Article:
I check out Facebook. What I often notice—beyond dining and vacation photos—are aphorisms. These witty sayings reflect a variety of interests and concerns ranging from the human spirit to women’s issues to politics. They give the people who post them a chance to vent. They also get me to thinking about how fearful parts of America have become.
The U.S. has suffered a rash of mall and school shootings. Almost all take place in suburbs and small towns. While big cities like Detroit, Chicago and Oakland can be very dangerous places, few mass shootings occur in urban centers.
Why do so many people snap and murder in areas in which Christian identification and church attendance are high? These suburbs and small towns should be stable, peaceful communities. People say that’s why they live in them. I’m not sure they believe that.
I continually see posts from a young man who lives in suburban Dallas. His aphorisms focus on three main themes: Hunting and fishing are great. If you break into my house, I will kill you. And if you are a boy with intentions regarding my daughters, I will kill you. (Note: his daughters are little children.)
Let me set my own record straight. Hunting and fishing are good things though they’re not my interests. No one has the right to break into someone’s house. And no one has the right to harm children. (Many fathers of teen-age girls want to seem menacing to teen-age boys since the boys are preoccupied with thoughts the fathers had when they were teens.)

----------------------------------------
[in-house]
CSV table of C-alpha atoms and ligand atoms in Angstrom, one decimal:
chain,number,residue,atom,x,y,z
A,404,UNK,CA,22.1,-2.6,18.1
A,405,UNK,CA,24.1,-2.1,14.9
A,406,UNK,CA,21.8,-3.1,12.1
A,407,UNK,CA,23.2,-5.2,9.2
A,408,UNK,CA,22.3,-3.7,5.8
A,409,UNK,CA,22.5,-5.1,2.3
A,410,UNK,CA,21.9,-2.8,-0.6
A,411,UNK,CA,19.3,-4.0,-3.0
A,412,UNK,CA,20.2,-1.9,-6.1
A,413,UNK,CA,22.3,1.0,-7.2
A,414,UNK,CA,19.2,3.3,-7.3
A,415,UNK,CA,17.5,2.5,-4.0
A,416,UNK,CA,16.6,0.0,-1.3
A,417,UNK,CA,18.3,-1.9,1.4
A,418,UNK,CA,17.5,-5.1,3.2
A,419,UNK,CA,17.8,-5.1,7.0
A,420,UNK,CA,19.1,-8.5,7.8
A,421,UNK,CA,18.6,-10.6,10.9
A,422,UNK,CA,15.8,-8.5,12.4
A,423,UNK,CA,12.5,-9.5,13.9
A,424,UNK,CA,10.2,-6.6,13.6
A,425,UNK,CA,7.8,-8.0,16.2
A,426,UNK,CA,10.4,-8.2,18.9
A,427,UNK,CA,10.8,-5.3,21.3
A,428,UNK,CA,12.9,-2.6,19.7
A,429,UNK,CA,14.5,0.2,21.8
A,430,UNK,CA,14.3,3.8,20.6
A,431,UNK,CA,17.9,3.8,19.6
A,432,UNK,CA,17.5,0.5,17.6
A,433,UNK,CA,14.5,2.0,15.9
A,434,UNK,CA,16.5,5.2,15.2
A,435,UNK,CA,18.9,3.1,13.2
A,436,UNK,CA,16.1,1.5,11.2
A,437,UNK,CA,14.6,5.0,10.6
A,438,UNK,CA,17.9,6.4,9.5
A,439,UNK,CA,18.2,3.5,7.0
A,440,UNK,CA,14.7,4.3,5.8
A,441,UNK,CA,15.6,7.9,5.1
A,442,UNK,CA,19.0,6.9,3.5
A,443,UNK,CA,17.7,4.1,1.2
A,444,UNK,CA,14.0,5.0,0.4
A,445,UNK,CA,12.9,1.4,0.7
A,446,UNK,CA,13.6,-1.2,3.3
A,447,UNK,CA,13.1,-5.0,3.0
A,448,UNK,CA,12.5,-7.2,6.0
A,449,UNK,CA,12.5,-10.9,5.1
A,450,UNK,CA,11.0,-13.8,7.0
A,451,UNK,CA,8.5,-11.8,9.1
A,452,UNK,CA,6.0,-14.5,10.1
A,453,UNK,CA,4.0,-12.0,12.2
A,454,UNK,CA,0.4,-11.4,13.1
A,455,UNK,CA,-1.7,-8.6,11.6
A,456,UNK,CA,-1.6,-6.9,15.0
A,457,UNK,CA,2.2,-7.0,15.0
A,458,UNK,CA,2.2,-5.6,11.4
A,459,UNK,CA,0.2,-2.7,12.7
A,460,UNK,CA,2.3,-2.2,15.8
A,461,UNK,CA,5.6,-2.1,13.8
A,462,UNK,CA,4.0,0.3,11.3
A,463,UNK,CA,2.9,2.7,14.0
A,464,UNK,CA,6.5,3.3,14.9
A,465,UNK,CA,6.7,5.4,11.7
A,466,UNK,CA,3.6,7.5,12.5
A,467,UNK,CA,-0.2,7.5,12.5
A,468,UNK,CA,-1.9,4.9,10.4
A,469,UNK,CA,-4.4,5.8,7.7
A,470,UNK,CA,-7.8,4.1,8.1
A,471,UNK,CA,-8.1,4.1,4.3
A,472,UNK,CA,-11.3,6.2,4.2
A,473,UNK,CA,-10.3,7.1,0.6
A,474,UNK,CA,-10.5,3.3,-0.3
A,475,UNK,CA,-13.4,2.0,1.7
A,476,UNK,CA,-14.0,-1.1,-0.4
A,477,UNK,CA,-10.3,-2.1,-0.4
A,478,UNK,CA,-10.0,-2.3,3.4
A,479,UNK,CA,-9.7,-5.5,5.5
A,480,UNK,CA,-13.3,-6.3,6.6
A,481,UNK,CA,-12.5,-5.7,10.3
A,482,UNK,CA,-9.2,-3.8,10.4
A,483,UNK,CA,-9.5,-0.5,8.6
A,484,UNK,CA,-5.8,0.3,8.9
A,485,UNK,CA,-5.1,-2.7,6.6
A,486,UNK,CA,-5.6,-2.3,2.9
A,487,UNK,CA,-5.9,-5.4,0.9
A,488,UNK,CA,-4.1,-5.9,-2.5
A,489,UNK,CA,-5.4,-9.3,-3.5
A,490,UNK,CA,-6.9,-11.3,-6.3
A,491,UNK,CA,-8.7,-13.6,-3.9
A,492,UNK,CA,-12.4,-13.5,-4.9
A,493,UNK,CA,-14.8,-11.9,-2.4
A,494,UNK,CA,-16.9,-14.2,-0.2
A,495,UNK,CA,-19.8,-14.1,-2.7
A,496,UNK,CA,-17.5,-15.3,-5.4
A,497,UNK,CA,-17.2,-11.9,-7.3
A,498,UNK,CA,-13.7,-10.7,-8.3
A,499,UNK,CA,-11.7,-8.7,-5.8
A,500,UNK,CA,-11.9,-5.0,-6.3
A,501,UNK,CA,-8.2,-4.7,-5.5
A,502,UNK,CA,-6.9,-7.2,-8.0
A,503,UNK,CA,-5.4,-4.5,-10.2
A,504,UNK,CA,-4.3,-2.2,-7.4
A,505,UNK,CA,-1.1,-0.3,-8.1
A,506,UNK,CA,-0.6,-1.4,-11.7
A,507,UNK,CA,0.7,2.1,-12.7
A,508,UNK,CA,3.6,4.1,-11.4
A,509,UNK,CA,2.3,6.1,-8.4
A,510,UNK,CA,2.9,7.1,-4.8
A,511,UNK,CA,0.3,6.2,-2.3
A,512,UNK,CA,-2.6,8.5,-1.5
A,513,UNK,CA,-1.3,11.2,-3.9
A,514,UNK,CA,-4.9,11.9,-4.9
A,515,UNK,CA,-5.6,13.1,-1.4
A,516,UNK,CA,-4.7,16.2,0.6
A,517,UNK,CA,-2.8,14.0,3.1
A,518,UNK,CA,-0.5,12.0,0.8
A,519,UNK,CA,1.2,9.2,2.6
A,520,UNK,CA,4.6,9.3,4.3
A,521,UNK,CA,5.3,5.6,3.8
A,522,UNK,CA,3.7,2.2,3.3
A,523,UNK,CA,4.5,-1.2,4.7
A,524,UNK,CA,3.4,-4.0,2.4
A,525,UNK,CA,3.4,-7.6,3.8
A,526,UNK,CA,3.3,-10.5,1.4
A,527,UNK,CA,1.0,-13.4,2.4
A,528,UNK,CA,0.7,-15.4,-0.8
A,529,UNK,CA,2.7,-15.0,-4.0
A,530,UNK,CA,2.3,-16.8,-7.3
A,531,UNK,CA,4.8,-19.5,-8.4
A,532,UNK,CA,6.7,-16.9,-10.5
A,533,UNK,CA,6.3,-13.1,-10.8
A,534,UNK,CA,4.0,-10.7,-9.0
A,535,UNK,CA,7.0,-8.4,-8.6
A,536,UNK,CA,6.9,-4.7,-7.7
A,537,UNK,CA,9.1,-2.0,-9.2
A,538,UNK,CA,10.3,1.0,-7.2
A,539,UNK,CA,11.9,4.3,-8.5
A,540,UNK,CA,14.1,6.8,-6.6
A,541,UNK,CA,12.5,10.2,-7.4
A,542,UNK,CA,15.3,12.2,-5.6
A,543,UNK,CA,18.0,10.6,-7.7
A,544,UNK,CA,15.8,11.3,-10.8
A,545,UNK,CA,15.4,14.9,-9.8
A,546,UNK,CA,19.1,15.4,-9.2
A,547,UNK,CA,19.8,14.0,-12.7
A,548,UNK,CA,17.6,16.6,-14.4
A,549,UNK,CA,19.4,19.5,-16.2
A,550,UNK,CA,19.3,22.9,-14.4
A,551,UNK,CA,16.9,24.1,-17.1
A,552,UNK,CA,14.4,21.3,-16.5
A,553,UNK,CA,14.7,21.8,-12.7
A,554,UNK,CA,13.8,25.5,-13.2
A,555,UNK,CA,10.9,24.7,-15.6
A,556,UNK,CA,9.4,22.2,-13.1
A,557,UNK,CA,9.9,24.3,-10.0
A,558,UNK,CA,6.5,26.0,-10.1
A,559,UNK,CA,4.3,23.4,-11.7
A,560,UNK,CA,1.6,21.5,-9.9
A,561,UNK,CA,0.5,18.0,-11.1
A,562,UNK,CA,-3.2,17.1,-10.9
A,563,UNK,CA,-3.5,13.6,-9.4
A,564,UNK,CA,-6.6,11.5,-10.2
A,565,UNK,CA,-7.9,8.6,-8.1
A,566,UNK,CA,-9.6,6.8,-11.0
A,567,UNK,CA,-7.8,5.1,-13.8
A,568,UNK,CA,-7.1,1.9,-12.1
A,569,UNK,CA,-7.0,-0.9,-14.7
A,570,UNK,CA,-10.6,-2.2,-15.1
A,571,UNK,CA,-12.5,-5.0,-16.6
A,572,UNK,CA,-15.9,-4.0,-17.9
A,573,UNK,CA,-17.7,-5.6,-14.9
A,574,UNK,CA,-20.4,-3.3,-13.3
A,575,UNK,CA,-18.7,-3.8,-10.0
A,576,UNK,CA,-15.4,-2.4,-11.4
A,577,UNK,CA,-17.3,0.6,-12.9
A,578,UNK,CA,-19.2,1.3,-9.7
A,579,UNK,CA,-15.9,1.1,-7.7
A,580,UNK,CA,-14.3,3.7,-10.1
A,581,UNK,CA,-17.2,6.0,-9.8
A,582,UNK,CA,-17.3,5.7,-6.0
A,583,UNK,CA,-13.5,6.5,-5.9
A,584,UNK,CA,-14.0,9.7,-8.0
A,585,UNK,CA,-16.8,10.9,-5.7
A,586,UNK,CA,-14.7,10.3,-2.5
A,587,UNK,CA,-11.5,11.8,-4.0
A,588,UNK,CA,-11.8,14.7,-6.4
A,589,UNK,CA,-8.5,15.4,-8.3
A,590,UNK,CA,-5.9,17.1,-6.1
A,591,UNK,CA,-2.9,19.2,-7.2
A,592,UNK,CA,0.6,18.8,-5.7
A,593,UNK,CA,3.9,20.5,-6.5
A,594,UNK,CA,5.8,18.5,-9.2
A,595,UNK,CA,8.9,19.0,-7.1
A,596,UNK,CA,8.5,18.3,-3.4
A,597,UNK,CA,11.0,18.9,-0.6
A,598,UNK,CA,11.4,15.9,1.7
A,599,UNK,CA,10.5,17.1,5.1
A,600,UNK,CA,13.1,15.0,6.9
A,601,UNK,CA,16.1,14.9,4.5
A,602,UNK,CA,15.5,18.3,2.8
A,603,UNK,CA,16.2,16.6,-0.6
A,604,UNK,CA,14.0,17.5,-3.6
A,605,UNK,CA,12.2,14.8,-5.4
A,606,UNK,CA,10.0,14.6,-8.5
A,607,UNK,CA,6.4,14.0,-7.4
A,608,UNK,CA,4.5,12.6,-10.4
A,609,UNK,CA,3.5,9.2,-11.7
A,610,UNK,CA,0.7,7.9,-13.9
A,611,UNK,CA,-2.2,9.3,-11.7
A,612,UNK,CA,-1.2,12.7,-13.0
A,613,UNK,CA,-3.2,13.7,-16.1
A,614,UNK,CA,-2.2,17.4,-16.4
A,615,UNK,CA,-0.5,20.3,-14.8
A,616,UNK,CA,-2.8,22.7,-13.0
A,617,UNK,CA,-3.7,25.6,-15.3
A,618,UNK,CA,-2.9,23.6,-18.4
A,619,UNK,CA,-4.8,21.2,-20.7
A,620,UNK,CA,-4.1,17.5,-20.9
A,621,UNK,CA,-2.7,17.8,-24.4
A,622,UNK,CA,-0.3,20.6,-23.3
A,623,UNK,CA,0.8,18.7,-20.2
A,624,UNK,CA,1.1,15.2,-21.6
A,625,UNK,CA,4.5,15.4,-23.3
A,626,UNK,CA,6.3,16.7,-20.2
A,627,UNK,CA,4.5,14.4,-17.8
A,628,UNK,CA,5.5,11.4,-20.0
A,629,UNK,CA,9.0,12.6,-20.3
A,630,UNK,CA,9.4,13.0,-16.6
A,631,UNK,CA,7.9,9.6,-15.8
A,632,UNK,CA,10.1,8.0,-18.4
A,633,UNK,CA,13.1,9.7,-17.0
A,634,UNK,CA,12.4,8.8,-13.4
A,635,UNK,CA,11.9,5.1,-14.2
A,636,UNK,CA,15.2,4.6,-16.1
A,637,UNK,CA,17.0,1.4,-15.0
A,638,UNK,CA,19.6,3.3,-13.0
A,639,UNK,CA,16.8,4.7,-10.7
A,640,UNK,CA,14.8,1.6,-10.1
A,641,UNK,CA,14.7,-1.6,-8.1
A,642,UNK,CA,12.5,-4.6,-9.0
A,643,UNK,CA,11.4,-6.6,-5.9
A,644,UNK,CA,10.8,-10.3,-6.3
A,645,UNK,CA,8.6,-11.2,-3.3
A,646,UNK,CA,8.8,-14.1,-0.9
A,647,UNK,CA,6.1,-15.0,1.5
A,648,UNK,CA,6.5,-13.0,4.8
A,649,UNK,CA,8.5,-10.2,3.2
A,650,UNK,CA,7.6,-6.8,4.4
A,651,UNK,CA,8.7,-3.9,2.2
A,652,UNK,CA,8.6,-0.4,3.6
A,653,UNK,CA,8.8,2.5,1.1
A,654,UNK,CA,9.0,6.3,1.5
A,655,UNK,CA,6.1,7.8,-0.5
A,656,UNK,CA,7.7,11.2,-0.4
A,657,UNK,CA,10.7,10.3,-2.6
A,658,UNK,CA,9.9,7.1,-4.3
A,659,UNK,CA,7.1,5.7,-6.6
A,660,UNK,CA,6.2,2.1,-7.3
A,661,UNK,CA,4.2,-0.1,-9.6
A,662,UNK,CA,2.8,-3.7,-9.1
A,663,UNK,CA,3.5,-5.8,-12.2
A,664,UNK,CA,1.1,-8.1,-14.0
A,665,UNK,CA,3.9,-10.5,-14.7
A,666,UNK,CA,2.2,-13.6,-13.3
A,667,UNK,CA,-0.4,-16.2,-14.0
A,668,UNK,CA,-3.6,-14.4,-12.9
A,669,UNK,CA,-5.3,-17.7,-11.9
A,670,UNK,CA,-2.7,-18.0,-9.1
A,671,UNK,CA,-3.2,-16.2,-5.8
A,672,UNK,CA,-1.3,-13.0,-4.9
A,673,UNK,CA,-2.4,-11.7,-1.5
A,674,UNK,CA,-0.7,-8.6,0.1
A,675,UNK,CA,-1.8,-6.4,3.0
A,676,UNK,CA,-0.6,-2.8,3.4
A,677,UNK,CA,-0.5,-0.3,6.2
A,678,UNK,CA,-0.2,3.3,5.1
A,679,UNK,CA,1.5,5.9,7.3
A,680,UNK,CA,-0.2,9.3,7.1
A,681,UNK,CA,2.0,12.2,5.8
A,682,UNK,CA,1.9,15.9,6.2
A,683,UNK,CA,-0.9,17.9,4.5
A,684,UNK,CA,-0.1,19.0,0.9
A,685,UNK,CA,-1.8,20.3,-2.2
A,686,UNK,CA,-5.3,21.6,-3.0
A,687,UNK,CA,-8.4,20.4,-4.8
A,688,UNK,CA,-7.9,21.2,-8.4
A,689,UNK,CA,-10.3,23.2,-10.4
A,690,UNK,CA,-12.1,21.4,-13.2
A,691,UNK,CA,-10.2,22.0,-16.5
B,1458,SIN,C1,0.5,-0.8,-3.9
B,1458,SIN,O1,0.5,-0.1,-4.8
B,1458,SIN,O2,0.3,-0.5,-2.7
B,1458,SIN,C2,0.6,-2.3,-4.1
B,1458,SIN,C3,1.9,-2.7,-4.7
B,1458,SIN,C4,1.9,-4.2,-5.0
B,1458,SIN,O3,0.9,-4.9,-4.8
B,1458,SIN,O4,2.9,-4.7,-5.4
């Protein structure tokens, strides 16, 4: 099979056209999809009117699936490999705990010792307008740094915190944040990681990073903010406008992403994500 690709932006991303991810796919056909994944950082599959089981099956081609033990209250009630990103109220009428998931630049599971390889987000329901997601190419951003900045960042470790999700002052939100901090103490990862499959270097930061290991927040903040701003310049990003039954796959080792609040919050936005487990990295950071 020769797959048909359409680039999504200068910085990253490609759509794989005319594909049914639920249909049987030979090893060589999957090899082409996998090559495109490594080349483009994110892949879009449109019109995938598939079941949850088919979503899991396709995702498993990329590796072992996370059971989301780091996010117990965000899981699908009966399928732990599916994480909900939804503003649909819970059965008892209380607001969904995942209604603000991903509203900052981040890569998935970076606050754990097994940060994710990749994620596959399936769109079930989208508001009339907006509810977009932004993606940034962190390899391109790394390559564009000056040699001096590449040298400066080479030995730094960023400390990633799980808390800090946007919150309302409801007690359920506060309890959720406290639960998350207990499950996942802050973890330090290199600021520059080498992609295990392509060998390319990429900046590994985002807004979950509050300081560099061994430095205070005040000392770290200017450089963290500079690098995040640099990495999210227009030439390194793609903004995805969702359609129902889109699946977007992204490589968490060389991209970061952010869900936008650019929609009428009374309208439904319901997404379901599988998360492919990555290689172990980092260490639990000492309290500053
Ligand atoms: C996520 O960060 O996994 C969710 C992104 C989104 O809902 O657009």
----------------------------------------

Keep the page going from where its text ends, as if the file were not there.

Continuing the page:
Further, I believe that anyone of sound mind having properly been vetted has the right to have a weapon in his or her home. Not a military-style assault weapon mind you, but a handgun or a shotgun. Many people do. And still, they live in fear.
My brother-in-law—who also lives in Texas—remarked that a friend had 5,000 rounds of ammunition in his house. Was he pulling my leg? I’m not sure. But this news flash: 5,000 rounds are 4,990-plus more than needed to stop an intruder. If you require 5,000 rounds to defend your home, you’re dead—or fighting a major war.
Given these attitudes—particularly the belief that “they” are coming for God-fearing Americans—the love of weapons and menace continues. The thought of controls on weapons—particularly military-style weapons and handguns with clips holding large numbers of rounds—greatly upsets the patriotic folks in America’s peaceful, religious heartland. A great number of these folks, by the way, have never performed military service.
What does this tell me? Despite the nation’s military and intelligence prowess, many Americans see the United States—and their own communities—as weak. So, despite high church attendance, Scouting and Little League, Smallville may really be a dangerous place.
Still, people on the Internet who declaim how tough they are and support the proliferation of more deadly weapons and ammunition, lead me to suspect that they suffer from an unreasonable and unhealthy dose of fear. The more they bellow about arming for strength, the more they suggest that they may be America’s weakest link.
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Read the first three chapters of The Boy Walker, at davidperlstein.com. Order in soft cover or e-book at Amazon.com, Barnesandnoble.com or iUniverse.com. Check out Green Apple Books and Books, Inc. in Laurel Village, too.And read my short-short story “White on White” in the Winter 2014 online edition of Summerset Review.